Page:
Does SCCS allow you to "un-delta" a version???

Does SCCS allow you to "un-delta" a version???

Post by Bill Irw » Tue, 28 May 1991 16:31:37



I am just getting acquainted with the SCCS system commands and
have found that sometimes you can think a modification is
complete and delta it, only to discover later that there are
still some bugs in it.  Is it possible to Get the most current
version back, make some changes, then delta the same version
number again?

Or is the delta step a final one, where further mods have to
produce a new version?
--
Bill Irwin    -       The Westrheim Group     -    Vancouver, BC, Canada
~~~~~~~~~~~~~~~~~~~~~~~~~~~~~~~~~~~~~~~~~~~~~~~~~~~~~~~~~~~~~~~~~~~~~~~~
uunet!van-bc!twg!bill     (604) 431-9600 (voice) |     Your Computer  

 
 
 

Does SCCS allow you to "un-delta" a version???

Post by Martin Gemm » Tue, 28 May 1991 22:03:15



Quote:>                        Is it possible to Get the most current
>version back, make some changes, then delta the same version
>number again?

Try sccs fix

If your last checked-in version of prog.c was 2.4 then
do 'sccs fix -r2.4 prog.c'.  The delta of 2.4 will be removed
from the history file and the new delta will be 2.4.
Personally I think there are two drawbacks: you _must_ supply
the -r option, and you can't fix the first version you checked
in.

Now while we're at it, does anybody think SCCS is better than
RCS or vice versa? Which system is newer/better? Is there a version
of make that supports RCS? If not, why?
RCS stands for Revision Control System by Walter F. Tichy.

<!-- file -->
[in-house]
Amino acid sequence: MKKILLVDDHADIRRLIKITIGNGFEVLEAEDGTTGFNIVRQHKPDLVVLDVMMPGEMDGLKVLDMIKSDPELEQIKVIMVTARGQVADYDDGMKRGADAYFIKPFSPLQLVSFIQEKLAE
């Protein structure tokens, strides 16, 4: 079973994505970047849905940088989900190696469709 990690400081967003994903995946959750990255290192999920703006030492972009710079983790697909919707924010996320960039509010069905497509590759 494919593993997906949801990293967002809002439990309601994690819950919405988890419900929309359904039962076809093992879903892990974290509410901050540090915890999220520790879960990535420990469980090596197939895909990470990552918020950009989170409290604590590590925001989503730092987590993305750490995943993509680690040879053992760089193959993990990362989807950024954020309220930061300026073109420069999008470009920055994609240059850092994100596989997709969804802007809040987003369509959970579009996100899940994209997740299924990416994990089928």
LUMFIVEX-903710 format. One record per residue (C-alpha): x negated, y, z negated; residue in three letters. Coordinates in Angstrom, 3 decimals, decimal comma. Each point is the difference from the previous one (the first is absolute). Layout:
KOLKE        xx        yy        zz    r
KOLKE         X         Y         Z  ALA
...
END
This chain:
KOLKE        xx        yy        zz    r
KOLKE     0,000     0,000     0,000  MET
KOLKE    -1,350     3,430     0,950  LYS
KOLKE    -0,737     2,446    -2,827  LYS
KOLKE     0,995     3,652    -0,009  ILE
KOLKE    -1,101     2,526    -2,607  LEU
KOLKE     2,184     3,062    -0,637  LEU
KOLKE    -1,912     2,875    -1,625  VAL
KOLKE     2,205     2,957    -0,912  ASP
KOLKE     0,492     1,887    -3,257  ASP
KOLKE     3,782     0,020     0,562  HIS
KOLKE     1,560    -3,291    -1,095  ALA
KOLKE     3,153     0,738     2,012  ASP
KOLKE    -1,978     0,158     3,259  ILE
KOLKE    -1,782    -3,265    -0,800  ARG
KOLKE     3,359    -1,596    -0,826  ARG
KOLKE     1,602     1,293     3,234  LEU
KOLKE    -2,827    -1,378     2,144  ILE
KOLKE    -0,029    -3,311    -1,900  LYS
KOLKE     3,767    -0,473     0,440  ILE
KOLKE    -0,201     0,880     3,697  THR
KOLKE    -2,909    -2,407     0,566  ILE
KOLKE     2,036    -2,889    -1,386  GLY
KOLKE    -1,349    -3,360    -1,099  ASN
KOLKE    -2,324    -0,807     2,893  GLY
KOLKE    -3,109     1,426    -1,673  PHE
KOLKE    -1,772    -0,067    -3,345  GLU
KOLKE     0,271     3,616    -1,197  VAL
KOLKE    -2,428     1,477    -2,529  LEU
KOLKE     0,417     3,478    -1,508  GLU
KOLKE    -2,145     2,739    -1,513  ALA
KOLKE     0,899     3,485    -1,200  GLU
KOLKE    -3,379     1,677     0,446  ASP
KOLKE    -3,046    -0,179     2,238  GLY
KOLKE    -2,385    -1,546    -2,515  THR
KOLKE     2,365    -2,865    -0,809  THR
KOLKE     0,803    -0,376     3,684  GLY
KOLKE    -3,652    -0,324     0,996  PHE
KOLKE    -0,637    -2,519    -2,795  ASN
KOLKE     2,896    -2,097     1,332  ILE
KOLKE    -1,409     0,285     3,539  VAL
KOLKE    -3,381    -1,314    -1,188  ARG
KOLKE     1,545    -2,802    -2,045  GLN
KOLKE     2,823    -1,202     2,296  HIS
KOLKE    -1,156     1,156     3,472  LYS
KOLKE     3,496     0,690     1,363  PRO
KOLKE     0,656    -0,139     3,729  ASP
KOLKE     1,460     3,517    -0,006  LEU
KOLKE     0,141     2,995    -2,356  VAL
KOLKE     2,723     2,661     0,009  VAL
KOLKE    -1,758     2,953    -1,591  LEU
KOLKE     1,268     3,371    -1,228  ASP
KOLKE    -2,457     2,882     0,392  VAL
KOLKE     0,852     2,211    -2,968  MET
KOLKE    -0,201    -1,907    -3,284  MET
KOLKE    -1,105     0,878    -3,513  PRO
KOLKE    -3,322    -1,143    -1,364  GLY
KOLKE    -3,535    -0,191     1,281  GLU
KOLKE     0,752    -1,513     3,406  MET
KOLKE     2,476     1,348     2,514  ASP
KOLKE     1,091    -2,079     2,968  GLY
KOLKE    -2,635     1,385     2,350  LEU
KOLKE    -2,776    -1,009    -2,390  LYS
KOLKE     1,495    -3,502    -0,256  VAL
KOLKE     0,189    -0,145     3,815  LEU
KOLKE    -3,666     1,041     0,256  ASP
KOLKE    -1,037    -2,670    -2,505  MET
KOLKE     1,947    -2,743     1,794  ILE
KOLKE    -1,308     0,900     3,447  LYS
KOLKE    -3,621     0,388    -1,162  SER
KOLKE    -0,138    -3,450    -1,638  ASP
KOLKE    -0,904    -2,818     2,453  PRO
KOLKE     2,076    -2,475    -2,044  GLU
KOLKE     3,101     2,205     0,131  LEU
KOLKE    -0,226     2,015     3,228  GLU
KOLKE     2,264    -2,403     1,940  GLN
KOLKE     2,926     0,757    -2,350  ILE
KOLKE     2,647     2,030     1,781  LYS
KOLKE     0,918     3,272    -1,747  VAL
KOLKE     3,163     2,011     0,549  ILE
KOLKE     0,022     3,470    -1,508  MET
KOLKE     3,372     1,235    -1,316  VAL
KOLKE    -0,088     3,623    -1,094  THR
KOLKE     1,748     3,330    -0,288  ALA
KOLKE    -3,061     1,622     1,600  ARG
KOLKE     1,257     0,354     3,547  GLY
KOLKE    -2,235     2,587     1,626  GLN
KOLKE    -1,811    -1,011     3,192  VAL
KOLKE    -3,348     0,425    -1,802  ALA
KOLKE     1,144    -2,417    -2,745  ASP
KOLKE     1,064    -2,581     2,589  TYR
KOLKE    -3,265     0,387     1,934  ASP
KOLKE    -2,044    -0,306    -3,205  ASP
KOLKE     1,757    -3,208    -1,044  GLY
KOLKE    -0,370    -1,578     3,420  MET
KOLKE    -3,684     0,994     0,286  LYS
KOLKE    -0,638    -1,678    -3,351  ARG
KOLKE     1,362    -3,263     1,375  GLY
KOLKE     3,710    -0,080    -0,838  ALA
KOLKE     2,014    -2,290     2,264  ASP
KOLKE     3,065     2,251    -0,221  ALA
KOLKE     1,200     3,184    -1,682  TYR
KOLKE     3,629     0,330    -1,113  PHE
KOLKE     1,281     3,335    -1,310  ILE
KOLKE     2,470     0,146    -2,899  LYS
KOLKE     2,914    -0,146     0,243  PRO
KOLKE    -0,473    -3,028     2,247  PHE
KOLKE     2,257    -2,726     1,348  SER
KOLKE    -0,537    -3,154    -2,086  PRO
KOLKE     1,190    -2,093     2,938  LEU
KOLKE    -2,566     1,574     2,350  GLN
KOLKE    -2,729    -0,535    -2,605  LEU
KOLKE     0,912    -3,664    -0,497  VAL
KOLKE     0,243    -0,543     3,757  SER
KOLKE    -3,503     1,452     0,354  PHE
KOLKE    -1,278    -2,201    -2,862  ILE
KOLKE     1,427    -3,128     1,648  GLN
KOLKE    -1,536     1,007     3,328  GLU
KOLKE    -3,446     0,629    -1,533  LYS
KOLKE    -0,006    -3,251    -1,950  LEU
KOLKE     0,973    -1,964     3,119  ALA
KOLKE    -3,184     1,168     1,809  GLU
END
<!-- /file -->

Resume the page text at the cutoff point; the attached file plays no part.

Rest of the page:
--
Martin

 
 
 

Does SCCS allow you to "un-delta" a version???

Post by Chris Lew » Wed, 29 May 1991 06:23:20



>I am just getting acquainted with the SCCS system commands and
>have found that sometimes you can think a modification is
>complete and delta it, only to discover later that there are
>still some bugs in it.  Is it possible to Get the most current
>version back, make some changes, then delta the same version
>number again?

Do a "get -k s.<file>" to get the file back out in edittable form
(writeable, and keywords unexpanded), and then do a "rmdel -rA.B s.<file>",
where "A.B" was what the "get -k" reported the revision to be.
This will remove the delta you just applied.  Then, to get the SCCS
file ready for the delta after you've fixed it, do a:
        get -e -p s.<file> > /dev/null
(which gets out the previous version for editting, but throws it away)

Then you can change <file> and delta it again - it will end up with the
same revision level as the original delta that you *ed up.

If the mistakes were made in the lines that I had altered in the
delta, I just chmod 644 the s.<file>, edit it, then "admin -z s.<file>"
(to fix the checksum) and then chmod 444 s.<file>.  This is dangerous
(of course), and should only be done on the lines that were *added*
by the delta that was *ed up, otherwise you lose historical
tracking and/or SCCS header validity.
--

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Does SCCS allow you to "un-delta" a version???

Post by Len Re » Thu, 30 May 1991 02:32:54



>Now while we're at it, does anybody think SCCS is better than
>RCS or vice versa? Which system is newer/better?

RCS is easiser to use than SCCS and can be bought (from MKS) for
DOS and OS/2.  It's mechanism for inserting the checkin log into
the file text is nice ($Log$), and the fact that you don't have to
work with unsubstituted "what" commands in the editable file is preferable.
I like being able to say "co file.c; vi file.c"
instead of "get -e s.file.c; vi file.c"--I don't want to type "s.", I can
cause RCS to always check out editable versions.  The "s." nonsense is
real annoying with csh or ksh.  In csh, I can say

co file.c
vi !$

No such luck SCCS.

As to make, get dmake from Waterloo or Gnu-make.  Both support RCS rules
as part of a generalization of implicit rules.  Both are far better
than regular make.  Both have make-time ifs and pattern substitution
and lots else.  Both are free.

--
Len Reed
Holos Software, Inc.
Voice: (404) 496-1358
UUCP: ...!gatech!holos0!lbr